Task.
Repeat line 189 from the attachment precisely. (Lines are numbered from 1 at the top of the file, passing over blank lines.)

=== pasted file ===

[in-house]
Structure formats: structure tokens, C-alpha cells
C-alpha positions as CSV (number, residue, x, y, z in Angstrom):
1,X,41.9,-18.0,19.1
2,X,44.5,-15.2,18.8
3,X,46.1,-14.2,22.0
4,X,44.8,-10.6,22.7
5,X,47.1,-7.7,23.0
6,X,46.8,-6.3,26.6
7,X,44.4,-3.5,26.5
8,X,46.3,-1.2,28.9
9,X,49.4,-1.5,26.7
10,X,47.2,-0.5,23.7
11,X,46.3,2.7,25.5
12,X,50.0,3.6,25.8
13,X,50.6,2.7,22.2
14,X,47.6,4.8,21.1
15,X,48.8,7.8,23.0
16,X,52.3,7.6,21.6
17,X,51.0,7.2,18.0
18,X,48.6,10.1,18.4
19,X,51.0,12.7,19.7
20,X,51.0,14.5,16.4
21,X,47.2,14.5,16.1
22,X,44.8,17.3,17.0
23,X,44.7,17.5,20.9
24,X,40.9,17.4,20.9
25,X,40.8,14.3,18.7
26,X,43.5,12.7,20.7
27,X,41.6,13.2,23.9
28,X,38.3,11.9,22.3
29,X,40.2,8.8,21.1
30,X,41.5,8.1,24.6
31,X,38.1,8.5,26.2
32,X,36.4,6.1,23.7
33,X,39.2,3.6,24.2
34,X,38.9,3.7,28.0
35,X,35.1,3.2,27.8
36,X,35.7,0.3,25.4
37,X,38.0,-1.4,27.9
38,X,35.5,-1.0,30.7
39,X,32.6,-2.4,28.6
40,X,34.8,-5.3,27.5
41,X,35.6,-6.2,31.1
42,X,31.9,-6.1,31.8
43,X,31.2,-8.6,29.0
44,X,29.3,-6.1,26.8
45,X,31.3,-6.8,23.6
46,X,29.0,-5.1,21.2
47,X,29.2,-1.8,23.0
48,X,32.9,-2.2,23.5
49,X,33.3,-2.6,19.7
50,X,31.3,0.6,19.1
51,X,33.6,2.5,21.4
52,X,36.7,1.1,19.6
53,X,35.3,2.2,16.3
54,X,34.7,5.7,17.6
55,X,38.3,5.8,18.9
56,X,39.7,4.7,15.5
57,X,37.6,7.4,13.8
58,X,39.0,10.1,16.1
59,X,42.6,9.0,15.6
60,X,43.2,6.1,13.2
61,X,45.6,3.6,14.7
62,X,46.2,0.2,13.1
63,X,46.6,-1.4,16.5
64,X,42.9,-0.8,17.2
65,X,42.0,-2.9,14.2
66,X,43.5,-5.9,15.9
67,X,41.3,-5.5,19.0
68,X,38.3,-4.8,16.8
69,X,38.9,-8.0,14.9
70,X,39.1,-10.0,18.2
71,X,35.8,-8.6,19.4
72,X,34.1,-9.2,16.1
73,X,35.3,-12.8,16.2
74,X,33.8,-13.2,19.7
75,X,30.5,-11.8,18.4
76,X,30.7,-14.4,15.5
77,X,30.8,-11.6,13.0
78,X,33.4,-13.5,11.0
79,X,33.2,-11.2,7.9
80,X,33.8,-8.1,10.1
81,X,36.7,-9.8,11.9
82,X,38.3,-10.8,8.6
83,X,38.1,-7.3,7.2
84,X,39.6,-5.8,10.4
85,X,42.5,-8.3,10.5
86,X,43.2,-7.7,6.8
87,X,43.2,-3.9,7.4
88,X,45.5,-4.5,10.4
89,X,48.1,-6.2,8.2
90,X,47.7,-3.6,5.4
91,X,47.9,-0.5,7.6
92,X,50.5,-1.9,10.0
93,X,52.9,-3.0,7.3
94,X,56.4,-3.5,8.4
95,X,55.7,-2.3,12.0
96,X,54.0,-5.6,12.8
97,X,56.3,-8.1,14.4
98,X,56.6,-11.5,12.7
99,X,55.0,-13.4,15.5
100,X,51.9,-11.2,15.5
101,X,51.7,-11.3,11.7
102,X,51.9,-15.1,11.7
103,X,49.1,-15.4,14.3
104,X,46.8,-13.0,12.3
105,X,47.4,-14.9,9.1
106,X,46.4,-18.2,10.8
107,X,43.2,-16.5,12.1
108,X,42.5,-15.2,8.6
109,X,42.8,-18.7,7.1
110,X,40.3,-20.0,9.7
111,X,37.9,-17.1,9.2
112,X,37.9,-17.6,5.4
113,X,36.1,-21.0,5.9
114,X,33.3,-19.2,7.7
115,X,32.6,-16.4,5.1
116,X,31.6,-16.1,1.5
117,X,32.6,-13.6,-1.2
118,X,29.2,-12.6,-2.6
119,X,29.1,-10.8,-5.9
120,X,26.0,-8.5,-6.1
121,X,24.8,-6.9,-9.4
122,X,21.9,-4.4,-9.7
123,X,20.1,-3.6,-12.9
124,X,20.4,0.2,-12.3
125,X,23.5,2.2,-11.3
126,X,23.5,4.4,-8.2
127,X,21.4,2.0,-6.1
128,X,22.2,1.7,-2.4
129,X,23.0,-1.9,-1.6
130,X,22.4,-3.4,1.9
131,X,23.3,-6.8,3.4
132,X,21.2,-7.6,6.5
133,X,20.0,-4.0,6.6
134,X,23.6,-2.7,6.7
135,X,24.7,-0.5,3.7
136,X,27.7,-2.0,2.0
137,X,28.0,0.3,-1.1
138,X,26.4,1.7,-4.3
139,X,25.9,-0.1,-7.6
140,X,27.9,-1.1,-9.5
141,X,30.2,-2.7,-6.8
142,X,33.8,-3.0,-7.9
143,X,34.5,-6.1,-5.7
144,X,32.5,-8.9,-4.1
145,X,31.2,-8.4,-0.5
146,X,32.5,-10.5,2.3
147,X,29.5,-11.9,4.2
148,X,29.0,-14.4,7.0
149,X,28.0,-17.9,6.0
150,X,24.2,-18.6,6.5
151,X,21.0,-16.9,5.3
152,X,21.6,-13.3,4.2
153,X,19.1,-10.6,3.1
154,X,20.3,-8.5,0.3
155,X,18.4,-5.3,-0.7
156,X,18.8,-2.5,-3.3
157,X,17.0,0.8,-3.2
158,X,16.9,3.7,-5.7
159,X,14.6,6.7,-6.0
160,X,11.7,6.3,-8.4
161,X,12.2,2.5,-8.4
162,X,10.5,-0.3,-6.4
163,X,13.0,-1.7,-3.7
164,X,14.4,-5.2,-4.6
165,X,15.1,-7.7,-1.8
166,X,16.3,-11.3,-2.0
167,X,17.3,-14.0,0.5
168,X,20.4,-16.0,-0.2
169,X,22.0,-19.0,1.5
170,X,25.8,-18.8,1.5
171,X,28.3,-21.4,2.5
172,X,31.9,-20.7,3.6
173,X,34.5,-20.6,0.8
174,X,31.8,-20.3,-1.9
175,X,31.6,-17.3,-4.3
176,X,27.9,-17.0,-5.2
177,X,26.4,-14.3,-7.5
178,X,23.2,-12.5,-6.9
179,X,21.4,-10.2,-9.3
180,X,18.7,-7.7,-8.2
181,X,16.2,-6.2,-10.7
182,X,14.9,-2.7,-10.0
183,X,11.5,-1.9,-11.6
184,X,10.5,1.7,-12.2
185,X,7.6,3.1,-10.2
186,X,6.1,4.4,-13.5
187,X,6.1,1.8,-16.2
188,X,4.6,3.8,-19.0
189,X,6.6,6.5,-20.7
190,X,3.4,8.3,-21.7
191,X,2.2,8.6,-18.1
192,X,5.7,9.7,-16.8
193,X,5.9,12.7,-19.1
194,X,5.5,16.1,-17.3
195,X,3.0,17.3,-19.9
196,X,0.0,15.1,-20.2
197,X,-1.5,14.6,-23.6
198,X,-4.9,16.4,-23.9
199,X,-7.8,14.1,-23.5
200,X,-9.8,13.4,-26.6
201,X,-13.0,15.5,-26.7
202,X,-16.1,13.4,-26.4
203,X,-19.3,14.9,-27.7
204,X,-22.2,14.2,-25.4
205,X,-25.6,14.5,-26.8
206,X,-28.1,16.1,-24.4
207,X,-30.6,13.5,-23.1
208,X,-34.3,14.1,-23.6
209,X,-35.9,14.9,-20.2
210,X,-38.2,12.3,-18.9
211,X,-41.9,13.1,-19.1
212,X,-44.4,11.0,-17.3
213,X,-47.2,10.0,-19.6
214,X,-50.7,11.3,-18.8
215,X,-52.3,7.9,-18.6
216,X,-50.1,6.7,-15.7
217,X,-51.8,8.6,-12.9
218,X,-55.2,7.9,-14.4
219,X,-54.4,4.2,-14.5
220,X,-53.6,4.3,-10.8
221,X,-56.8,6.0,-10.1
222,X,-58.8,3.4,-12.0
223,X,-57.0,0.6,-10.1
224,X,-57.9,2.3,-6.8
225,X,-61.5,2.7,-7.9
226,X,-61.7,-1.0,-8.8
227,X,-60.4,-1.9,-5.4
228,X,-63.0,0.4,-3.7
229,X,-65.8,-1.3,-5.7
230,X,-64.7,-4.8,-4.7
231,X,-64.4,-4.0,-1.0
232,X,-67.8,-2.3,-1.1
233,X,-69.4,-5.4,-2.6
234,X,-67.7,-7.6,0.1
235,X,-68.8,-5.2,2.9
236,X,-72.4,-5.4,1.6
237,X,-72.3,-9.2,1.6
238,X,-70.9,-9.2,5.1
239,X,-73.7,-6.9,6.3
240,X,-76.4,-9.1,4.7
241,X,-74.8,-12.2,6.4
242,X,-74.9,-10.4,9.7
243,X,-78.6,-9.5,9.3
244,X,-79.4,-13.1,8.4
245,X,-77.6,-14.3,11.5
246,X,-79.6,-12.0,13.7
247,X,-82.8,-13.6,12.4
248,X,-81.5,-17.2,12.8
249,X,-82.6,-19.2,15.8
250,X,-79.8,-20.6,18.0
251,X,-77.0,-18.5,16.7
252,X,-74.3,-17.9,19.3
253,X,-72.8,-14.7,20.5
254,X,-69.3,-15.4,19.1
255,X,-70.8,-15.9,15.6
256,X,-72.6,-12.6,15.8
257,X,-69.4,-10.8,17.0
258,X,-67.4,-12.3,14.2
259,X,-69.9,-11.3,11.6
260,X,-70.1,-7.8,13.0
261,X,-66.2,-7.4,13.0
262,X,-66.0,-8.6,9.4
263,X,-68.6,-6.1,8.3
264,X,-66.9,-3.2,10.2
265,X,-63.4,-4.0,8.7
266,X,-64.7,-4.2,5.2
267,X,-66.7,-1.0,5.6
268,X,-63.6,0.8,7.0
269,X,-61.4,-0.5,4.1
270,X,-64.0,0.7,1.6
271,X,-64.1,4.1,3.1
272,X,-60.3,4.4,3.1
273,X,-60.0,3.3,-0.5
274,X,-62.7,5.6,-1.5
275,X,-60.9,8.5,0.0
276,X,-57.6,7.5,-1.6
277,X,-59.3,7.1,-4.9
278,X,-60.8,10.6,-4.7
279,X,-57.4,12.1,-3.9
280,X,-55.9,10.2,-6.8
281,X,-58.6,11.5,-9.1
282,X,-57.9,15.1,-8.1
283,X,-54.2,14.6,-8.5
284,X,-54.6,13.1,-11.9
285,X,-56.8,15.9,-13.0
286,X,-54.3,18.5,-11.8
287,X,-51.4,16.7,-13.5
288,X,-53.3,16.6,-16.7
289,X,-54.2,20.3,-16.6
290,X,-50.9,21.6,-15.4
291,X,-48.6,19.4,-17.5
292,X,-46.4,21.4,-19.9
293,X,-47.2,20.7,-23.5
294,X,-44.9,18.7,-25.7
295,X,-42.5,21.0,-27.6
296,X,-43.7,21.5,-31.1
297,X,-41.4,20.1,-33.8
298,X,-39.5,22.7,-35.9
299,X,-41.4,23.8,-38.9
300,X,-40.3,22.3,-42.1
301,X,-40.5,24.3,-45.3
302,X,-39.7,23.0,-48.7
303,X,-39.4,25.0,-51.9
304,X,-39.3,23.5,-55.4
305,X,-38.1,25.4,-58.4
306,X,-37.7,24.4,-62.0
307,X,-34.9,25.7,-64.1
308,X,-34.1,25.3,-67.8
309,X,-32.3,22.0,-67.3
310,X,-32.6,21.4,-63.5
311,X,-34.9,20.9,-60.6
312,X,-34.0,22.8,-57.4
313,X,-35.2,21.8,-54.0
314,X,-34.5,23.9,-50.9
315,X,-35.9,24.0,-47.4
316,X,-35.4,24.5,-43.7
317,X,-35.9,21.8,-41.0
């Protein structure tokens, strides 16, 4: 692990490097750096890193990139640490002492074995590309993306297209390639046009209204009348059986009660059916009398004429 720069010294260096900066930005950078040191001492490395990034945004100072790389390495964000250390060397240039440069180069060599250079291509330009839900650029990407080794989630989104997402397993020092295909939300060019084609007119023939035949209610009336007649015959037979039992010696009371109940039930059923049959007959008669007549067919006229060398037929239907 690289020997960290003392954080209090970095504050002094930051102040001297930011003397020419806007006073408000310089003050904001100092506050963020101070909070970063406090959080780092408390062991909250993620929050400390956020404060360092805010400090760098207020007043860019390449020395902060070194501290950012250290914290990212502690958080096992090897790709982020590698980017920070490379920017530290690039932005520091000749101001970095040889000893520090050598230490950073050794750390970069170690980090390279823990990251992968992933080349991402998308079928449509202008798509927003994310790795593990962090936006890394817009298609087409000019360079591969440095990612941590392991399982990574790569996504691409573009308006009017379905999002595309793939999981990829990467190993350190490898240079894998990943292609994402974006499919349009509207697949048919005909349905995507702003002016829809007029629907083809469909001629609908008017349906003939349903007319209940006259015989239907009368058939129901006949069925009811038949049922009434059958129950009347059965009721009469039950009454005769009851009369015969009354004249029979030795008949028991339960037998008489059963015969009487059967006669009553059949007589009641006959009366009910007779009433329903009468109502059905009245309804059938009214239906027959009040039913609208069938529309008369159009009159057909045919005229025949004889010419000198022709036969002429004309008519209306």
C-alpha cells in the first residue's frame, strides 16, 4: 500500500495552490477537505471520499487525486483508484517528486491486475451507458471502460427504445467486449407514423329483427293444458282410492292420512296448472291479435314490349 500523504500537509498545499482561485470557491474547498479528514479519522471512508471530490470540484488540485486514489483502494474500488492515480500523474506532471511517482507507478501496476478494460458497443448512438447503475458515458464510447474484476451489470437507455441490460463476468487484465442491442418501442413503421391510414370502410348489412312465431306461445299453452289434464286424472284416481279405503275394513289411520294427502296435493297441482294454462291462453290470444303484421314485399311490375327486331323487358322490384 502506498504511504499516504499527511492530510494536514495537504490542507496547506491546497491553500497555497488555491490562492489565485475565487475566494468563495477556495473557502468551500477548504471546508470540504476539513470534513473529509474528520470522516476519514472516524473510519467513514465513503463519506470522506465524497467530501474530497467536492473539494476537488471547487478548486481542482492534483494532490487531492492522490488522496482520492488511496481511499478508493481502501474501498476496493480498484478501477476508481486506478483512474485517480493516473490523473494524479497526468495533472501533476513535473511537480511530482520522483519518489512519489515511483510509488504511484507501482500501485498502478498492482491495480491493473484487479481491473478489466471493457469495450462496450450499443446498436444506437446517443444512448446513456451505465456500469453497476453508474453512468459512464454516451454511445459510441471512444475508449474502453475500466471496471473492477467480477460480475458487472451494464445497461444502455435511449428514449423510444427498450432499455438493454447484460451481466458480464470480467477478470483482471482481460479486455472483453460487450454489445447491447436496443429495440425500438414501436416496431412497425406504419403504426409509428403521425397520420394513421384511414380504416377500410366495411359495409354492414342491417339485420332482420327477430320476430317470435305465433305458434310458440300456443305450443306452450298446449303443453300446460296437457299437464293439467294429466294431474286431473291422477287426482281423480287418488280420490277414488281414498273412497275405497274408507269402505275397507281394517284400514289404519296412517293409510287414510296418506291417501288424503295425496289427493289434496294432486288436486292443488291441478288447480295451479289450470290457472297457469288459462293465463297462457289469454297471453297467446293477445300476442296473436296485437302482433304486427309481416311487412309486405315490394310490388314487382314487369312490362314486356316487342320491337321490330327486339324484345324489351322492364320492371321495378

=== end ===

186,X,6.1,4.4,-13.5